At a press conference on Wednesday, U.S. Secretary of Defense Mark Esper expressed concern about North Korea’s recent launches of short-range ballistic missiles, but said that the United States would not “overreact.”
“Obviously, we are concerned about the short-range ballistic missile tests. We want to understand what they’re doing and why they’re doing it,” Esper said, speaking at a press conference at the Pentagon along with Chairman of the Joint Chiefs of Staff Joseph Dunford.
“But on the other hand, we aren’t going to overreact. We want to take a measured response and make sure we don’t close the door to diplomacy.”
Starting in May, North Korean leader Kim Jong Un has overseen flight-testing of three new systems: a short-range, solid-fuel quasi-ballistic missile known by the U.S. intelligence community as the KN25, a short-range, large-caliber multiple launch rocket system, and a short-range, solid-fuel ballistic missile.
The KN23 has been tested most frequently and appears to be designed to evade U.S. and South Korean missile defense systems.
North Korea said it had conducted the latest round of tests, beginning of July 25, over concerns about U.S.-South Korea joint military exercises and South Korea’s purchase of advanced military hardware, including F-35As, from the United States.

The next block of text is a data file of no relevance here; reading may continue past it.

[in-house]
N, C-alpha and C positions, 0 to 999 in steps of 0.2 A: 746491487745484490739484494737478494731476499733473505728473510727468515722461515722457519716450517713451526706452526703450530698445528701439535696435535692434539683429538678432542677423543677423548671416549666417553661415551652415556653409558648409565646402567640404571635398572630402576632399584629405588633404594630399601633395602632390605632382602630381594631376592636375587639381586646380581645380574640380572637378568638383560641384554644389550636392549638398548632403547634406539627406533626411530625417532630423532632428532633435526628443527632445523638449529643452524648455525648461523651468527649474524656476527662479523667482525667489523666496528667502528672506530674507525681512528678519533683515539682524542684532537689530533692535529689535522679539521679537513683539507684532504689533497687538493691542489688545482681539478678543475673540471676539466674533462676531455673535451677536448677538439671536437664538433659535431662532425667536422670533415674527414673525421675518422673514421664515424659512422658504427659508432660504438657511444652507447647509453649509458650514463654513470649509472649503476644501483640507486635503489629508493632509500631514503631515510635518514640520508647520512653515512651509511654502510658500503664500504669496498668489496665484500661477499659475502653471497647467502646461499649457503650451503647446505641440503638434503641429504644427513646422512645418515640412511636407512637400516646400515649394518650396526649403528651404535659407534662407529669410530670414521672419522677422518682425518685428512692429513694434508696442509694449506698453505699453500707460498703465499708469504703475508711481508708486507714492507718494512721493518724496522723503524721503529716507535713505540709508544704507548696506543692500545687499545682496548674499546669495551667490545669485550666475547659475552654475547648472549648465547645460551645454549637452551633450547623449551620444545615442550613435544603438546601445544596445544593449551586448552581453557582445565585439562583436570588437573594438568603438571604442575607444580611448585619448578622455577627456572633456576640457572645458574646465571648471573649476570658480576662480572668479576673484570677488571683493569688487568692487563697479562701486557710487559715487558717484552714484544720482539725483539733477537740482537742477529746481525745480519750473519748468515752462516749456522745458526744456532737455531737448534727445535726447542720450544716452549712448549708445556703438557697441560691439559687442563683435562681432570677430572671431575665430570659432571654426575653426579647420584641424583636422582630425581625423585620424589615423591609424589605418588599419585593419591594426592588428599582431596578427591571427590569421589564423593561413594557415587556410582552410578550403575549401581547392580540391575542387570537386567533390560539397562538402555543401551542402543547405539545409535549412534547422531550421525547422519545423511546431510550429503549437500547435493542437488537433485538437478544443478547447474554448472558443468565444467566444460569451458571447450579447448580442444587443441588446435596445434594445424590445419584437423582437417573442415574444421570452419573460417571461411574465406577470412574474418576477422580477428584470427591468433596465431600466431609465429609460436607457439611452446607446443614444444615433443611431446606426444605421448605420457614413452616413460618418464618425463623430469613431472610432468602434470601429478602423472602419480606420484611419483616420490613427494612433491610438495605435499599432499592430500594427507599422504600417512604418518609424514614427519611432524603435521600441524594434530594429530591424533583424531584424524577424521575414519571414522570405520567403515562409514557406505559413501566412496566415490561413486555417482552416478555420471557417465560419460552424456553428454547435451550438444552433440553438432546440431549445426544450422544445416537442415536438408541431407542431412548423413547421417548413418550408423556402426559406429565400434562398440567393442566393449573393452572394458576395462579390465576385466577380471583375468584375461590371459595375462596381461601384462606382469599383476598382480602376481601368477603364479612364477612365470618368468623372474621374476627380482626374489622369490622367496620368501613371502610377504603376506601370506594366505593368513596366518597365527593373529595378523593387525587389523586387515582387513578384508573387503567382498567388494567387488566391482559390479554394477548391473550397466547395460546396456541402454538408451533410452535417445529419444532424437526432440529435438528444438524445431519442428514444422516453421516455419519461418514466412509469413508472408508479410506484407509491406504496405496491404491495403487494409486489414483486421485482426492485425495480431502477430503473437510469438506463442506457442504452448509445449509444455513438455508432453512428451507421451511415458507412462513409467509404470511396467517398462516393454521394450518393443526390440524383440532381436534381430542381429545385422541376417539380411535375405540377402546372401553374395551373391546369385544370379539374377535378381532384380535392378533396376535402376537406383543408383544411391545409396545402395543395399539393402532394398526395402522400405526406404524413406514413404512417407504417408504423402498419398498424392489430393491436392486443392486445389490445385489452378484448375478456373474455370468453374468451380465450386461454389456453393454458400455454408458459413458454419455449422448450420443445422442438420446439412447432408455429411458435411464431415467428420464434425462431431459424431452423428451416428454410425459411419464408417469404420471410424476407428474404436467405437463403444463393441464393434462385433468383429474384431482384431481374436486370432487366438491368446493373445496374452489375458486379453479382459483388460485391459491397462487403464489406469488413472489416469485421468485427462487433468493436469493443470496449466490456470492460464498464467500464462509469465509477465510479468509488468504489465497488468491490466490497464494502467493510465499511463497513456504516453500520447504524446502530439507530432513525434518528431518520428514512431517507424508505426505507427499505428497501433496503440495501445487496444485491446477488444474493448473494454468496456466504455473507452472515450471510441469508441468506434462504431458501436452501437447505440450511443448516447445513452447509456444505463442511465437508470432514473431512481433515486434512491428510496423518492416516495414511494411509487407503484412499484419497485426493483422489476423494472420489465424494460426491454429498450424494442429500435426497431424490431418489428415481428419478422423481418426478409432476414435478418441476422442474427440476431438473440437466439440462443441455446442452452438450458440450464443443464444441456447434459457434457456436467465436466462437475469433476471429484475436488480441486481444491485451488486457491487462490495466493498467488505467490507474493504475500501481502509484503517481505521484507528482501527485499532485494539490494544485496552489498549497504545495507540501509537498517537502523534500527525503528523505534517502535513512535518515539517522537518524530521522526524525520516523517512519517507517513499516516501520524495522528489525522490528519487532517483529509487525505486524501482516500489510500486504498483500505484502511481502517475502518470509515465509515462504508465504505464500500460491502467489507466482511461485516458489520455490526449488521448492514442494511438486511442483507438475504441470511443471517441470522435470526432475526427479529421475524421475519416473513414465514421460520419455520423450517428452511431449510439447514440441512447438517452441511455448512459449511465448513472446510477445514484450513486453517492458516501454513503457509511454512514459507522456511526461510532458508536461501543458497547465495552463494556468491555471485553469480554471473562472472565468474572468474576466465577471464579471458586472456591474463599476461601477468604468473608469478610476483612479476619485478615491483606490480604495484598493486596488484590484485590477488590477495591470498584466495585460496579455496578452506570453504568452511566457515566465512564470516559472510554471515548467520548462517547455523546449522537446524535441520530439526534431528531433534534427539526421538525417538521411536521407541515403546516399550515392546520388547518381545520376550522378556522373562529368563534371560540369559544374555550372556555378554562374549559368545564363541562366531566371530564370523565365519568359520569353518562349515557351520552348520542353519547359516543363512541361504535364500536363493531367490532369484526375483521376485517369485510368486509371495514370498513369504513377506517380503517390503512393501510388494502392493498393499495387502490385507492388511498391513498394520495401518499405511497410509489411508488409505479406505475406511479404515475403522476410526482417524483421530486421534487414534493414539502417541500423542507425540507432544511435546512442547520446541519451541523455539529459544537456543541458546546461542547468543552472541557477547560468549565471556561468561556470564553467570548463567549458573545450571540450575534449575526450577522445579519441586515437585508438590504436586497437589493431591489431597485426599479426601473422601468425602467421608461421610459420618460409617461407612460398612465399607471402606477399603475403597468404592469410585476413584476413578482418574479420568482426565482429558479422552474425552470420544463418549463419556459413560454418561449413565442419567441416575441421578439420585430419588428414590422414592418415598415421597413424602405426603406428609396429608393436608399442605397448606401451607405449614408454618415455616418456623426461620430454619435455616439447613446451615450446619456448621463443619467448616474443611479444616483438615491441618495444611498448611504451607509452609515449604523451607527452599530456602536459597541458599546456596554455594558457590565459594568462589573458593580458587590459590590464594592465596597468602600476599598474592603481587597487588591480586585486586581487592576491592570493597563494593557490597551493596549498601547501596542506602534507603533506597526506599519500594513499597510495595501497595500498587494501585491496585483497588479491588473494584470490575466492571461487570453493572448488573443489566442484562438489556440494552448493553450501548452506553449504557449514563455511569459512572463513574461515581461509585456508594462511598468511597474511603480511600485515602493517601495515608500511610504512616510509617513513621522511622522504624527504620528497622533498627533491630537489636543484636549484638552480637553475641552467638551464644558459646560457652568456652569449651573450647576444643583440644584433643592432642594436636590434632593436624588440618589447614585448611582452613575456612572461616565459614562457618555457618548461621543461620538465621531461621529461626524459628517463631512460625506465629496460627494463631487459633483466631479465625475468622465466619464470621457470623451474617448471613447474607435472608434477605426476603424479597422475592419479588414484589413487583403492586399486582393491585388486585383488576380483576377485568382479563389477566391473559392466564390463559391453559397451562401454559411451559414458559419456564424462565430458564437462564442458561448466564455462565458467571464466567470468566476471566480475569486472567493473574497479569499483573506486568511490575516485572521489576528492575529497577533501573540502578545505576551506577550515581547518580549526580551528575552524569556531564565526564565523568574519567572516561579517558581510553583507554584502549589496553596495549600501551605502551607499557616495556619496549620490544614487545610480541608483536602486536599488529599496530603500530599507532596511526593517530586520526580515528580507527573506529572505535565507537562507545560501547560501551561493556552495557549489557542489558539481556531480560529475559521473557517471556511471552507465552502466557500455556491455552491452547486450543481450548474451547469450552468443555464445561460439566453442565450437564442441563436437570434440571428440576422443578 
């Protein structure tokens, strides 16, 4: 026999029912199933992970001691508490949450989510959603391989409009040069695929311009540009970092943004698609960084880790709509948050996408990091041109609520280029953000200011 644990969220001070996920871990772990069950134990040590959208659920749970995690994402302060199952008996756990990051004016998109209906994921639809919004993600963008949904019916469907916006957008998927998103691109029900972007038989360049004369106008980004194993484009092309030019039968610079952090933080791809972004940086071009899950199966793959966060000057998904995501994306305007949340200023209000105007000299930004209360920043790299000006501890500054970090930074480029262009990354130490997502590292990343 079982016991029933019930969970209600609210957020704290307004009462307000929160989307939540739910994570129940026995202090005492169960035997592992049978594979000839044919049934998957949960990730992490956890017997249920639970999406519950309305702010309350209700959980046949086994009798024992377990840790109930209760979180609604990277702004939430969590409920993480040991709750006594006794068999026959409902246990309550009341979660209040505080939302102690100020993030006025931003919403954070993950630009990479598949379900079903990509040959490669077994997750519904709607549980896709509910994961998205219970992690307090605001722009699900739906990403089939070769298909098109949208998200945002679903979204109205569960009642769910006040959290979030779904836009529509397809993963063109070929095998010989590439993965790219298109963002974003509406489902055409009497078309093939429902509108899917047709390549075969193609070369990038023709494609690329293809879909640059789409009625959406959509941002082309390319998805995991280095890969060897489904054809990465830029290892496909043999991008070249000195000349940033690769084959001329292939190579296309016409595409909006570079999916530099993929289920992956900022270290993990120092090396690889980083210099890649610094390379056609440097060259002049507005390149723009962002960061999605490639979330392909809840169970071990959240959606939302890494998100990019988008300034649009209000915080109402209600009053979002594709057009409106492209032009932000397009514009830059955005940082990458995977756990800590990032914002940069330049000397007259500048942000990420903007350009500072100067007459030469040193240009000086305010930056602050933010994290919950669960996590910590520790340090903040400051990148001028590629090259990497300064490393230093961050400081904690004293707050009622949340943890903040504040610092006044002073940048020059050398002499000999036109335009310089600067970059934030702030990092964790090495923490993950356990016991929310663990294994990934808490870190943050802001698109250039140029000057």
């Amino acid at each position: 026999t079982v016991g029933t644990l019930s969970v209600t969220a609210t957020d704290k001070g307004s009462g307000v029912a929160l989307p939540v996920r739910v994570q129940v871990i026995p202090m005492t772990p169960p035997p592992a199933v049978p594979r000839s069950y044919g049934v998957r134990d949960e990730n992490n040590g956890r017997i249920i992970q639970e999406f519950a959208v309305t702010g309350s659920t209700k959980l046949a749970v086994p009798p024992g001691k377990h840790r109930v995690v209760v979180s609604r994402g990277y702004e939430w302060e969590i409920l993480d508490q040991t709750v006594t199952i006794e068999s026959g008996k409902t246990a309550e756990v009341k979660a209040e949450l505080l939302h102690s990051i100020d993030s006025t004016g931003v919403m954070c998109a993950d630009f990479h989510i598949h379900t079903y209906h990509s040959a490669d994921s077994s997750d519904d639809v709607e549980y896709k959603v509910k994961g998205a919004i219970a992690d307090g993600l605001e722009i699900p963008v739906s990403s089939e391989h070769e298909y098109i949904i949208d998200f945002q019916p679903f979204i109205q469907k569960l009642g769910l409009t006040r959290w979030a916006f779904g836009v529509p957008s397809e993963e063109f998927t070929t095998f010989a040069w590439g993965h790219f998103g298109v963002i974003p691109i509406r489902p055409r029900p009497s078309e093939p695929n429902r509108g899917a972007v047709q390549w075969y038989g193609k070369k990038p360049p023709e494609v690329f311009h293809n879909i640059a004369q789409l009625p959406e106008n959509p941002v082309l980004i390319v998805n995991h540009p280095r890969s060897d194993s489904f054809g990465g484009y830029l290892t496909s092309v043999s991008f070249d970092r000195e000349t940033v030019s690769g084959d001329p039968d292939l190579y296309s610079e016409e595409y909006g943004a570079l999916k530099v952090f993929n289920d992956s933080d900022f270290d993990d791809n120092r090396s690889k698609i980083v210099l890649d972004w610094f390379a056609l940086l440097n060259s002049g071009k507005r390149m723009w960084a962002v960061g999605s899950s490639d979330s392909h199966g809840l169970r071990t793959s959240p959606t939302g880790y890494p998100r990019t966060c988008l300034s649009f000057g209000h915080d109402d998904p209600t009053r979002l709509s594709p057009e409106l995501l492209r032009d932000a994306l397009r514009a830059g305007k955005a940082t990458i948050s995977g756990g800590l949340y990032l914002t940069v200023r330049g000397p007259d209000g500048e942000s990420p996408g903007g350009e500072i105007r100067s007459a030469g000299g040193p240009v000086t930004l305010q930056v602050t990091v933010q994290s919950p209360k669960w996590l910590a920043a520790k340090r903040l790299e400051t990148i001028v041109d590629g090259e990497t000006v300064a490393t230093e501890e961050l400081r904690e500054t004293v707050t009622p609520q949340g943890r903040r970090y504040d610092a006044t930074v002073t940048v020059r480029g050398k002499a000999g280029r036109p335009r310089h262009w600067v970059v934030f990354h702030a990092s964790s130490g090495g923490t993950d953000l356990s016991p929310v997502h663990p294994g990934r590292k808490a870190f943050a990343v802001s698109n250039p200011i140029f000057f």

Addressing the now-concluded U.S.-South Korea late-summer command post exercises, Dunford expressed confidence about the level of the alliance’s readiness.
“We’re confident that the exercise and training program that we have in place right now will allow us to maintain the requisite level of readiness,” Dunford said.
Esper said that he had spoken to U.S. Forces Korea commander General Robert Abrams about the exercises. “[Abrams] feels that the training and exercise plan we currently have underway is sufficient to maintain our readiness on the peninsula with our ROK allies,” Esper added.
The Trump administration has been hesitant to overtly criticize the latest round of North Korean missile launches.
While the United Nations Security Council has convened twice this summer to condemn the launches as violations of North Korean obligations under UNSC resolutions, U.S. President Donald J. Trump described the launches as “very standard” earlier this year.
Speaking last week, Trump also compared North Korea’s missile launches to U.S. ones, noting that the United States had just tested “another big one the other day,” referencing the U.S. test of a ground-launched cruise missile after the August 2 exit from the Intermediate-Range Nuclear Forces Treaty.